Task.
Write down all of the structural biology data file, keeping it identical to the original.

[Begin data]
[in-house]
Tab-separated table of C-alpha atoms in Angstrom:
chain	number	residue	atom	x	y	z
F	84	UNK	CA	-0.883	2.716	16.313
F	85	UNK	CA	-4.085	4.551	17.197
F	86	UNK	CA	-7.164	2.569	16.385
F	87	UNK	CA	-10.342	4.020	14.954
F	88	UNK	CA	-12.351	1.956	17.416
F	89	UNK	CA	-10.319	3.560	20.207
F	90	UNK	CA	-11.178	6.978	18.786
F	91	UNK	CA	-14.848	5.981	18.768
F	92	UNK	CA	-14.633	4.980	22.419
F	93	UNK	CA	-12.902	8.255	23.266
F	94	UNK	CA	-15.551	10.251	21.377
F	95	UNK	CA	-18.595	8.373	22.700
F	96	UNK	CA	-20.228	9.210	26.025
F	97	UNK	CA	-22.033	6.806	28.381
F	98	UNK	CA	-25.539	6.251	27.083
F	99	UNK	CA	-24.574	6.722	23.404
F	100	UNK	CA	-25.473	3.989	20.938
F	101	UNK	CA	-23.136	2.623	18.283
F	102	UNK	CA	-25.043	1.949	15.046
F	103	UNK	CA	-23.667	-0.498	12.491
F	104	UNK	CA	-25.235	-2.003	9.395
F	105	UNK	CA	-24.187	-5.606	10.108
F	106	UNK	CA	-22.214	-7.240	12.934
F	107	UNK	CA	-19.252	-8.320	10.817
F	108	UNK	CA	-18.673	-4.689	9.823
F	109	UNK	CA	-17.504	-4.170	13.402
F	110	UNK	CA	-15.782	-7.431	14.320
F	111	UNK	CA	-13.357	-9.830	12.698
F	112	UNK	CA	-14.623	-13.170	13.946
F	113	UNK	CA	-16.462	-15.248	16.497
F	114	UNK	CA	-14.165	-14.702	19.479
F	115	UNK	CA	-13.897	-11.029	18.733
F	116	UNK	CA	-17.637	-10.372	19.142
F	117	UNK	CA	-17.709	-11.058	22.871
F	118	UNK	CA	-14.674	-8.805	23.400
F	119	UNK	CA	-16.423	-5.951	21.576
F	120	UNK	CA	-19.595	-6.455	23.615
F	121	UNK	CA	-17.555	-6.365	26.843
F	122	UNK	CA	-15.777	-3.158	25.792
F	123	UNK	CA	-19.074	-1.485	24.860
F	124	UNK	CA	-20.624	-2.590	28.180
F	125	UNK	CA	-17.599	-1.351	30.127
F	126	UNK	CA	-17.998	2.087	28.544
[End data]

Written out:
[in-house]
Tab-separated table of C-alpha atoms in Angstrom:
chain	number	residue	atom	x	y	z
F	84	UNK	CA	-0.883	2.716	16.313
F	85	UNK	CA	-4.085	4.551	17.197
F	86	UNK	CA	-7.164	2.569	16.385
F	87	UNK	CA	-10.342	4.020	14.954
F	88	UNK	CA	-12.351	1.956	17.416
F	89	UNK	CA	-10.319	3.560	20.207
F	90	UNK	CA	-11.178	6.978	18.786
F	91	UNK	CA	-14.848	5.981	18.768
F	92	UNK	CA	-14.633	4.980	22.419
F	93	UNK	CA	-12.902	8.255	23.266
F	94	UNK	CA	-15.551	10.251	21.377
F	95	UNK	CA	-18.595	8.373	22.700
F	96	UNK	CA	-20.228	9.210	26.025
F	97	UNK	CA	-22.033	6.806	28.381
F	98	UNK	CA	-25.539	6.251	27.083
F	99	UNK	CA	-24.574	6.722	23.404
F	100	UNK	CA	-25.473	3.989	20.938
F	101	UNK	CA	-23.136	2.623	18.283
F	102	UNK	CA	-25.043	1.949	15.046
F	103	UNK	CA	-23.667	-0.498	12.491
F	104	UNK	CA	-25.235	-2.003	9.395
F	105	UNK	CA	-24.187	-5.606	10.108
F	106	UNK	CA	-22.214	-7.240	12.934
F	107	UNK	CA	-19.252	-8.320	10.817
F	108	UNK	CA	-18.673	-4.689	9.823
F	109	UNK	CA	-17.504	-4.170	13.402
F	110	UNK	CA	-15.782	-7.431	14.320
F	111	UNK	CA	-13.357	-9.830	12.698
F	112	UNK	CA	-14.623	-13.170	13.946
F	113	UNK	CA	-16.462	-15.248	16.497
F	114	UNK	CA	-14.165	-14.702	19.479
F	115	UNK	CA	-13.897	-11.029	18.733
F	116	UNK	CA	-17.637	-10.372	19.142
F	117	UNK	CA	-17.709	-11.058	22.871
F	118	UNK	CA	-14.674	-8.805	23.400
F	119	UNK	CA	-16.423	-5.951	21.576
F	120	UNK	CA	-19.595	-6.455	23.615
F	121	UNK	CA	-17.555	-6.365	26.843
F	122	UNK	CA	-15.777	-3.158	25.792
F	123	UNK	CA	-19.074	-1.485	24.860
F	124	UNK	CA	-20.624	-2.590	28.180
F	125	UNK	CA	-17.599	-1.351	30.127
F	126	UNK	CA	-17.998	2.087	28.544